This week's Torah portion, Va'eira, narrates the encounter between Moses and Aaron, and Pharaoh, King of Egypt. G-d stipulated that if Pharaoh were to ask him to demonstrate a “wonder,” Aaron was to throw down his staff, and it would be miraculously transformed into a serpent. And so it came to pass.
Yet, after Aaron performed this feat, Pharaoh’s wise men and magicians did the same, “but Aaron's staff swallowed their staffs.”
Why was this “extra” miracle necessary -- the swallowing up of all the other staffs -- and what is its special significance, considering that G-d didn't mention it to Moses beforehand?
All of the miracles and plagues were not merely to punish Egypt, but to break through their opposition to G-d. Fundamental to their belief system was that G-d has no practical influence and involvement in the world. After creating the physical universe, G-d “stepped back” and gave the job of managing it over to the forces of nature, the Egyptians maintained.
Each one of the ten plagues was designed to refute a particular aspect of this mistaken belief, including this miracle of Aaron's staff swallowing up the staffs of the magicians.
Aaron stood for the forces of sanctity. His staff of the G-dly power that is inherent in holiness. The serpent is symbolic of Egypt. Aaron thereby demonstrated to Pharaoh that the very existence of the serpent itself -- i.e., Egypt -- was dependent upon G-d.
What was Pharaoh's answer? He immediately called for his magicians to duplicate the feat, “proving” to Aaron that Egypt had powers of its own and had no need for the G-d of the Jews. Yet when Aaron's staff swallowed up the others, all saw that the might and power of Egypt was only an illusion, without independent existence.
With this miracle, G-d showed Pharaoh and his wise men that His sovereignty over creation extended even to them, forming the first chink in the Egyptian ideological armor. The ten plagues that followed corresponded to the ten levels of impurity – systematically invalidated one by one.
Furthermore, an important lesson in our service of G-d may be derived from this story, most notably the importance of emulating Aaron, who “loved peace and pursued peace, loved mankind and drew them closer to Torah.”
Even when necessity dictates that we deal in a strict manner with others, we must always make sure that we employ “the staff of Aaron” -- and are guided solely by the highest principles of love for our fellow Jew.
Have a good Shabbos.
Rabbi Shraga Sherman
Adapted from Likutei Sichot of the Rebbe, Vol. 26,

Parshas Shemot


The CEO of a big company called an employee at home about a very urgent computer problem. He was greeted with a child’s whispered, “Hello?”
Feeling the inconvenience of having to talk to a youngster the boss asked,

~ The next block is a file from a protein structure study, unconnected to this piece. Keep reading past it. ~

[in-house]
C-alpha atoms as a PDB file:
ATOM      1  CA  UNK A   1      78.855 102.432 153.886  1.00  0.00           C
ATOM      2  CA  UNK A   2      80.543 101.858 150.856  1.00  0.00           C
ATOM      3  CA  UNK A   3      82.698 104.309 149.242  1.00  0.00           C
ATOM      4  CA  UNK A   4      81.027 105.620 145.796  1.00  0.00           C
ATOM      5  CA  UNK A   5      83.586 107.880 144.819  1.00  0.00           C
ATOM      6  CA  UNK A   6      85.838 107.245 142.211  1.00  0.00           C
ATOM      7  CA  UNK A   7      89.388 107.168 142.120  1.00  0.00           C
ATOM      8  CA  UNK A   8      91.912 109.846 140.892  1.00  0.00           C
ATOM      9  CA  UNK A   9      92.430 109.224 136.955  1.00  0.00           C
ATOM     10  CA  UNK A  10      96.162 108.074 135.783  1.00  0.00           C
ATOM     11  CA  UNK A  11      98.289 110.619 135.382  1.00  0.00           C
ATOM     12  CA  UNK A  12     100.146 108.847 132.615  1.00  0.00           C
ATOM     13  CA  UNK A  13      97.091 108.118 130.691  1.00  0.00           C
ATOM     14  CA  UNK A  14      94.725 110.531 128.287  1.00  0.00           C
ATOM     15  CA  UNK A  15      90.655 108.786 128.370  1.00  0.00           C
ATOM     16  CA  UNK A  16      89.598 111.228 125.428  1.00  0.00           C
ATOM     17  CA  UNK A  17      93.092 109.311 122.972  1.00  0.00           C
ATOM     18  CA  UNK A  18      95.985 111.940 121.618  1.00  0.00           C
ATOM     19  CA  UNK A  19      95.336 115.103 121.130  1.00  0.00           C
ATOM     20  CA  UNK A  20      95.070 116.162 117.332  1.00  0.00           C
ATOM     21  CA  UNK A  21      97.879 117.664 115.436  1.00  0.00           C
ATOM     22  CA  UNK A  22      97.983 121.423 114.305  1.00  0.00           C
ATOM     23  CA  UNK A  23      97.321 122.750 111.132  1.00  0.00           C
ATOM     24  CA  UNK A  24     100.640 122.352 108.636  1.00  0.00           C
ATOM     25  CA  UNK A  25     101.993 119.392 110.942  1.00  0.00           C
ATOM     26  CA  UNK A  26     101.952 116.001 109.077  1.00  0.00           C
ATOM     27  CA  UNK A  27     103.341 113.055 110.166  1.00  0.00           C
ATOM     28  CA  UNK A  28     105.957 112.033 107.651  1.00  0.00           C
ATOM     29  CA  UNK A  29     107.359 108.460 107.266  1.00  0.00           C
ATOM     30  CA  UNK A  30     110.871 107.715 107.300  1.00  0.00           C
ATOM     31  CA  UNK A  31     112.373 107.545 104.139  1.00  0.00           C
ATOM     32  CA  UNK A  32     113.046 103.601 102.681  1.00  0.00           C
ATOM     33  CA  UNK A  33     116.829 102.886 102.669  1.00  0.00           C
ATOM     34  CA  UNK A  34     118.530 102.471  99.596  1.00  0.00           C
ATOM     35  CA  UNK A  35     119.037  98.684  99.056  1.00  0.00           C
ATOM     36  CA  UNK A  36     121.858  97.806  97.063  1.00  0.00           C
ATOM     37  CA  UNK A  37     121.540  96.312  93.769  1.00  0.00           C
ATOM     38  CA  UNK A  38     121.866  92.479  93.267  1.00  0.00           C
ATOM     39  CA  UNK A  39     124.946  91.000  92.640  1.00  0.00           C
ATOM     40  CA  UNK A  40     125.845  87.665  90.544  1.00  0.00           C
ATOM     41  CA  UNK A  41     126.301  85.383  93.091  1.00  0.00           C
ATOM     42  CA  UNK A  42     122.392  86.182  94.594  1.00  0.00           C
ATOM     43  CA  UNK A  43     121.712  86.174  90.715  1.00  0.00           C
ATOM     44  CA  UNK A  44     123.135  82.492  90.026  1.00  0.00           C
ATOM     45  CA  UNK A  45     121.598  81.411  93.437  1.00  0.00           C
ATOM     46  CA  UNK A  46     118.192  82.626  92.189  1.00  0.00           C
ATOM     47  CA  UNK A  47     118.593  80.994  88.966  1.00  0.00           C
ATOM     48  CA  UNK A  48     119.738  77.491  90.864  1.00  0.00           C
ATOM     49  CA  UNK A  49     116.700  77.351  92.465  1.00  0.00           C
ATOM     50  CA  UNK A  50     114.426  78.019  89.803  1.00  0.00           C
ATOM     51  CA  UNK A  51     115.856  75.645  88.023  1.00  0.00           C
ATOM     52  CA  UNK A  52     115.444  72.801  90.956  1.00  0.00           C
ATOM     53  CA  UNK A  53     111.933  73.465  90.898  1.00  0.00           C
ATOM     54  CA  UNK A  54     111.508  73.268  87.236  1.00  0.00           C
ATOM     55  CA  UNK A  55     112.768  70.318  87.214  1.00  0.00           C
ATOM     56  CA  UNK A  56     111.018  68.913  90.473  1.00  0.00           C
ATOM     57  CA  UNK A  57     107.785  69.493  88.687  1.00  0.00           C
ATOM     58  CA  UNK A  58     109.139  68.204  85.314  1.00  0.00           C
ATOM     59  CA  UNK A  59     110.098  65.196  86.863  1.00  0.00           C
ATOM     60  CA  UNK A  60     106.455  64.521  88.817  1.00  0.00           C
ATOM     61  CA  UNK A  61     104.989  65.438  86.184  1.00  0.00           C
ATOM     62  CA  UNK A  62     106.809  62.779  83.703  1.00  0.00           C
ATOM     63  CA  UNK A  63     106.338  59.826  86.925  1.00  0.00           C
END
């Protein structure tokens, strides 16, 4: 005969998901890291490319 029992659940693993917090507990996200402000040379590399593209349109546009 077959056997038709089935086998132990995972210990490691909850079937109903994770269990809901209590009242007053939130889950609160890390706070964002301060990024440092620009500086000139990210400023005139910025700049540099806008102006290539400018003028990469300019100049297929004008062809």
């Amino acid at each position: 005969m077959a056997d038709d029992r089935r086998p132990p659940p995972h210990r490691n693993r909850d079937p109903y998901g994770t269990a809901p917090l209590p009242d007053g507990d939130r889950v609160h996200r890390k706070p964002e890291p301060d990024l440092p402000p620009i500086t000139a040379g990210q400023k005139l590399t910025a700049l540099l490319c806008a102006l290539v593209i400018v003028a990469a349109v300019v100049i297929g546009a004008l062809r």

“Is your Daddy home?”
“Yes”, whispered Little Johnny. May I talk with him?” the man asked.
To the surprise of the boss, Little Johnny whispered, “No.”
Wanting to talk with an adult, the boss asked, “Is your Mommy there?”
“Yes”, came the answer. “May I talk with her?”
Again Little Johnny whispered, “No.”
“Is there any one there besides you to leave a message?” the boss asked the child.
“Yes”, whispered Little Johnny, “A policeman.”
Wondering what a cop would be doing at his employee’s home, the boss asked, “May I speak with the policeman?”
“No, he’s busy”, whispered Little Johnny.
“Busy doing what?” asked the boss.
“Talking to Daddy and Mommy and the Fireman”, came the whispered answer.
Growing concerned and even worried as he heard what sounded like a helicopter through the ear piece on the phone the boss asked, “What is that noise?”
“A hello-copper”, answered the whispering Little Johnny. “The search team just landed the hello-copper!”
Alarmed, concerned and more than just a little frustrated the boss asked, “Why are they there?”
Still whispering, Little Johnny replied along with a muffled giggle, “They’re looking for me!”
In this week’s Torah portion, Shemot, G-d told Moses of his mission to redeem the Jewish people from Egypt. Moses replied, “Behold, I will come to the Children of Israel and say, “The G-d of your fathers has sent me to you.’ And they will say to me, ‘What is His Name?’ What shall I tell them?”
Why did Moses think that they would ask him this? Surely the Jews were familiar with the “G-d of Abraham”; certainly their forefathers had told them. And why wouldn’t Moses know what to answer?
Our Sages explain that G-d has many Names according to His actions. Each Name symbolizes a different way in which He interacts with creation, for ex. Elokim connotes G-d’s attribute of justice, the Yud-hey-vov-hey connotes His attribute of mercy.
Thus the question “What is His Name?” really asks “In which way will the redemption from Egypt come about?” Will it be through G-d’s attribute of justice or through His attribute of mercy?